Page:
Patients with insulin-dependent diabetes are in a catabolic state without insulin replacement. The mechanism of insulin's anticatabolic effect has been investigated in whole-body and regional tracer kinetic studies.

What is the most anabolic hormone? ›

Insulin thus acts as an “anabolic” or storage hormone. In fact, many have called insulin “the most anabolic hormone”. Once insulin is in the blood, it shuttles glucose (carbohydrates), amino acids, and blood fats into the cells of the body.

What is an anabolic hormone? ›

Anabolic hormones

Endocrinologists have traditionally classified hormones as anabolic or catabolic, depending on which part of metabolism they stimulate. The classic anabolic hormones are the anabolic steroids, which stimulate protein synthesis and muscle growth, and insulin.

Is glycolysis an example of catabolism? ›

Glycolysis, which literally means “breakdown of sugar," is a catabolic process in which six-carbon sugars (hexoses) are oxidized and broken down into pyruvate molecules.

Is carbohydrate a catabolism? ›

Carbohydrate catabolism is series of redox reactions that yield energy from carbohydrates. The energy is stored in the form high energy phosphate bonds of ATP, where it can be used quickly for various cellular processes.

What is catabolism and its function? ›

Catabolism is the set of metabolic processes that break down large molecules. These include breaking down and oxidizing food molecules. The purpose of catabolic reactions is to provide the energy and components needed by anabolic reactions.

What are the general functions of anabolism and catabolism? ›

Anabolic reactions are building reactions, and they consume energy. Catabolic reactions break materials down and release energy. Metabolism includes both anabolic and catabolic reactions. Every cell in your body makes use of a chemical compound, adenosine triphosphate (ATP), to store and release energy.

What happens during anabolic metabolism? ›

Anabolism is the process by which the body utilizes the energy released by catabolism to synthesize complex molecules. These complex molecules are then utilized to form cellular structures that are formed from small and simple precursors that act as building blocks.

What are the two main anabolic processes? ›

Growing in height and muscle mass are two basic anabolic processes. At the cellular level, anabolic processes can use small molecules called monomers to build polymers, resulting in often highly complex molecules.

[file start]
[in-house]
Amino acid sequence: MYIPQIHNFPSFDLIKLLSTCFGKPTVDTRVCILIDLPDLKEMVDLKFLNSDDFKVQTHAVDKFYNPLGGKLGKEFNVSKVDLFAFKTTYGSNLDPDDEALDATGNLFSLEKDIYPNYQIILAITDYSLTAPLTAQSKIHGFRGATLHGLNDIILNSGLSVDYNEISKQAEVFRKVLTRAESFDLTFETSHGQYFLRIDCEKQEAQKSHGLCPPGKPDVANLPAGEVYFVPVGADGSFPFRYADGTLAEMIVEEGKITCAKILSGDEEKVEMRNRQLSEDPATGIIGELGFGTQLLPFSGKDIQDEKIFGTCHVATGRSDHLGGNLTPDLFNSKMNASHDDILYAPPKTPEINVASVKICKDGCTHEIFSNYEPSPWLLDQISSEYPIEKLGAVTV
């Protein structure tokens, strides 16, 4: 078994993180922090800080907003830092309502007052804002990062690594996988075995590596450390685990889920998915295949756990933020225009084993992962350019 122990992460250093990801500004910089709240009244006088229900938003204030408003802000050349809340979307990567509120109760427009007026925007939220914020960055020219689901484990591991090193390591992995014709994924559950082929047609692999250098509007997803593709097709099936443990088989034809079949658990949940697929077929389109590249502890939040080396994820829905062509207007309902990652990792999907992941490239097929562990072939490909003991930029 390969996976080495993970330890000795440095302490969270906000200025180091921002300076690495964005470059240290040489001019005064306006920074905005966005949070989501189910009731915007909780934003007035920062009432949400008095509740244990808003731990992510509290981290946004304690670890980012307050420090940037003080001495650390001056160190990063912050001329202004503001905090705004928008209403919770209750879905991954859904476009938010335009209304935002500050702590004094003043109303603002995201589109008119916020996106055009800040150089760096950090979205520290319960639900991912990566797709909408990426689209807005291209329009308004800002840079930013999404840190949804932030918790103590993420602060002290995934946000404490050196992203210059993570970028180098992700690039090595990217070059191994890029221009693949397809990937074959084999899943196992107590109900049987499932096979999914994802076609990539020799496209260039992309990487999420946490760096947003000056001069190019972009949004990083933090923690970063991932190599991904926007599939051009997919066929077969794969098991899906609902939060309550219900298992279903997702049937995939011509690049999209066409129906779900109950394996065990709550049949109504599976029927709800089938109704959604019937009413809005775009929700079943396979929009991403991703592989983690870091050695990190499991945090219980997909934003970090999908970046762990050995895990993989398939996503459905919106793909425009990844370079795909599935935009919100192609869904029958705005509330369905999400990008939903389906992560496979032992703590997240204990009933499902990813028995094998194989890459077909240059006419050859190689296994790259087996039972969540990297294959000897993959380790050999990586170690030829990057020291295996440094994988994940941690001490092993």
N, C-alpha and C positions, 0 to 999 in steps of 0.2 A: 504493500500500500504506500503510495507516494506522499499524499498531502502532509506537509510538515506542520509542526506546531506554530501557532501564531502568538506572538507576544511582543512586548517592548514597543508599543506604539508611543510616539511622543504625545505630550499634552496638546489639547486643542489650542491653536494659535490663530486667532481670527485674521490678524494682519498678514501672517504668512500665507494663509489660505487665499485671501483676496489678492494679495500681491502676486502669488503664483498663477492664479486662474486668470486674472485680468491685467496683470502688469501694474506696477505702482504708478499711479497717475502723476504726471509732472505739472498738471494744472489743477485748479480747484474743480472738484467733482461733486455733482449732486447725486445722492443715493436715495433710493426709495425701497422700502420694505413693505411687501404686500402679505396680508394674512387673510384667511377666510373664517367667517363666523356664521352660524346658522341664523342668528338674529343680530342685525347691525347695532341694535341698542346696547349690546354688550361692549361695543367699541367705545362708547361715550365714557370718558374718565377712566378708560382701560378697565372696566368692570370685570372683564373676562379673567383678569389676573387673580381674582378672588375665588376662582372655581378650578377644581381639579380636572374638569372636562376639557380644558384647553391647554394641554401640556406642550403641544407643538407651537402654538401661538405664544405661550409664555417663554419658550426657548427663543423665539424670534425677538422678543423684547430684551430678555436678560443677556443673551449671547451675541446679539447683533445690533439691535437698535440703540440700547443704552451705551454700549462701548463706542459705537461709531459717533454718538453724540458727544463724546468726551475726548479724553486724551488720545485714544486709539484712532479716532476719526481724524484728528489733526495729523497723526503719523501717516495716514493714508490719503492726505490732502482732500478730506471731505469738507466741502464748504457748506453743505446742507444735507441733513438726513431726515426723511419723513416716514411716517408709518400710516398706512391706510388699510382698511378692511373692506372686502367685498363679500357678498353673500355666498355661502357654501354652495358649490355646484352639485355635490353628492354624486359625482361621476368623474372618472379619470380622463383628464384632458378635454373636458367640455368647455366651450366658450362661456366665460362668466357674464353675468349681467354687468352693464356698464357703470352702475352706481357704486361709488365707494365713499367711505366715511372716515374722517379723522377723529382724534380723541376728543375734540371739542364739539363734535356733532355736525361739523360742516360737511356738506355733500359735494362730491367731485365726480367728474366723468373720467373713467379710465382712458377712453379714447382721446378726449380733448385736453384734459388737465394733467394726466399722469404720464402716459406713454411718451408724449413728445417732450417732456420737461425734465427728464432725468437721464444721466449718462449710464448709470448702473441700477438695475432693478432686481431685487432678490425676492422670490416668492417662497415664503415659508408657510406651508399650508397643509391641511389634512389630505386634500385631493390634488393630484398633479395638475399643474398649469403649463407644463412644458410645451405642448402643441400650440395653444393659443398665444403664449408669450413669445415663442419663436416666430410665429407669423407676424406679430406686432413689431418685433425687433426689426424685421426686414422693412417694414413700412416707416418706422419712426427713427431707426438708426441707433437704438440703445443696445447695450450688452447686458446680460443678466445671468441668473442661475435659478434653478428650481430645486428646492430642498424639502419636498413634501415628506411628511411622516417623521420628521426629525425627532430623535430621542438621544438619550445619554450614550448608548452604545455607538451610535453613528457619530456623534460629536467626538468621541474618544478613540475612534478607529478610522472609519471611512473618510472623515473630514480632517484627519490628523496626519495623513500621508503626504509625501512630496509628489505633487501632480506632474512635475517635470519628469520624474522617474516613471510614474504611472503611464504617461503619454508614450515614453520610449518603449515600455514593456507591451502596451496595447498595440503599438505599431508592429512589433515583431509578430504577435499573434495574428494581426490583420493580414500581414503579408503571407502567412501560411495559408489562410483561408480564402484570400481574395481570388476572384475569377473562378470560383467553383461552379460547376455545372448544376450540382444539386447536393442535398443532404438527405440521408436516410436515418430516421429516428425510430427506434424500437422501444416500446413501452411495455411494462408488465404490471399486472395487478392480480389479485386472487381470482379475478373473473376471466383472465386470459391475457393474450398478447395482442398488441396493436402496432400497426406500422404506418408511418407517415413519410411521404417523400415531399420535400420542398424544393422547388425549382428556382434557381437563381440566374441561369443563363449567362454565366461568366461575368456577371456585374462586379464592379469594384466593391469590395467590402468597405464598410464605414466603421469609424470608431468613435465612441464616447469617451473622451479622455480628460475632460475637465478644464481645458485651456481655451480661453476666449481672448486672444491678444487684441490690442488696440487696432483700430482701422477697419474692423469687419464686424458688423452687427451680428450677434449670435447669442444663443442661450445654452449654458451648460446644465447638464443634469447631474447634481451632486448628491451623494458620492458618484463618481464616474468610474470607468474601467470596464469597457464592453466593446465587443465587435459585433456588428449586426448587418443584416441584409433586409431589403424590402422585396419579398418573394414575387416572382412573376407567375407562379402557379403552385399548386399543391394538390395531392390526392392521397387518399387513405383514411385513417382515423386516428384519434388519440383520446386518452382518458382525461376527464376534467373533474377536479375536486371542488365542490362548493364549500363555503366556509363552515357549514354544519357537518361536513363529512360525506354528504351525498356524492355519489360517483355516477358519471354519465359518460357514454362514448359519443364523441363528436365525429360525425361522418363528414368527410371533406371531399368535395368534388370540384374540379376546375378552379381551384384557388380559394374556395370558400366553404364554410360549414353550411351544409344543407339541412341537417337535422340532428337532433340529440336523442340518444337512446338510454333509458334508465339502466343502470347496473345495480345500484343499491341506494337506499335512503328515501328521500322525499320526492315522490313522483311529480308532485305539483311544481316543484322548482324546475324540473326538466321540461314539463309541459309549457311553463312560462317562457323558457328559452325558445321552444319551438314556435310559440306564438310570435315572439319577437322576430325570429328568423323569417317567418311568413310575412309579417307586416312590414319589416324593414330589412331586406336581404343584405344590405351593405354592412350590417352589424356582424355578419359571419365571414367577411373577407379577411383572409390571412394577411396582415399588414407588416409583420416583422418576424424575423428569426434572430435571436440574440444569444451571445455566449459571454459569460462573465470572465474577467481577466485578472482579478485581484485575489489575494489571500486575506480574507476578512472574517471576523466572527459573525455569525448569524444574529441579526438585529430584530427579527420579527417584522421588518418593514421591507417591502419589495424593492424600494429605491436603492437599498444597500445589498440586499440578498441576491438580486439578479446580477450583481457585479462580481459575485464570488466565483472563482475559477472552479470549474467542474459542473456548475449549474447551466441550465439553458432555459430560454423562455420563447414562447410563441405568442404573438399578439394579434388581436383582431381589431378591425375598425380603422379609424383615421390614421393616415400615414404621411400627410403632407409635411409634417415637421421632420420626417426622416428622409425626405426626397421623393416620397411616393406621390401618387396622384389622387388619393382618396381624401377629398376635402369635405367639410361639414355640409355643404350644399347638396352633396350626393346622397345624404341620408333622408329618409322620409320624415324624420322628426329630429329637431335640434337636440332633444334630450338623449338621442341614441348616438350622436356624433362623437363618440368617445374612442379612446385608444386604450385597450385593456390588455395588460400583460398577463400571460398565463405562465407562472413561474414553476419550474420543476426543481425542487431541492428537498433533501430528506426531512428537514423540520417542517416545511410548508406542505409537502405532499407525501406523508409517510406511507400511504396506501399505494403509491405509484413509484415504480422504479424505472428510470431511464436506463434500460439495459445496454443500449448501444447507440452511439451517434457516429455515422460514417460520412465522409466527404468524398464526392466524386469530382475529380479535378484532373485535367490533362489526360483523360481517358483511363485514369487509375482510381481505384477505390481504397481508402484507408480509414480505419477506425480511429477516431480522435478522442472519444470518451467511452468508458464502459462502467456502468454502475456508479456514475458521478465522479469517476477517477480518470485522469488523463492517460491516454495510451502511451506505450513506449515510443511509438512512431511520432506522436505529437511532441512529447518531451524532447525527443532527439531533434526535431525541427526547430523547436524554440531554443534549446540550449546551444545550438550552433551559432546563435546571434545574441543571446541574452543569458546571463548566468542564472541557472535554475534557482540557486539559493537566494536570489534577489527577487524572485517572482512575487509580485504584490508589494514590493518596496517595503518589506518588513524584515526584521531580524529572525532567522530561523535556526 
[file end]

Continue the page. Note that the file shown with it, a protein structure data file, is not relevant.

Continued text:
What is considered an anabolic process? ›

Anabolic processes build organs and tissues. These processes produce growth and differentiation of cells and increase in body size, a process that involves synthesis of complex molecules. Examples of anabolic processes include the growth and mineralization of bone and increases in muscle mass.

Which is an anabolic type of metabolic reaction? ›

Anabolic reactions, or biosynthetic reactions, synthesize larger molecules from smaller constituent parts, using ATP as the energy source for these reactions. Anabolic reactions build bone, muscle mass, and new proteins, fats, and nucleic acids.

Is digestion anabolic or catabolic? ›

The breakdown of food in digestion is a catabolic reaction (see digestive system). Foods are generally in the form of proteins, carbohydrates, and lipids (also called fats).

What is anabolic and catabolic process? ›

Anabolism is the metabolic process that transforms simple substances into complex molecules. Catabolism is where complex and large molecules are broken down into small ones. Role in Metabolism.


1. Anabolism and Catabolism Definitions & Examples
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2. Metabolism Overview: Anabolism and Catabolism in 3D & Chemical Reactions | Biomolecules
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4. Introduction to metabolism: anabolism and catabolism | Khan Academy
(Khan Academy)
5. Metabolism, Anabolism and Catabolism
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6. Anabolic vs Catabolic Metabolism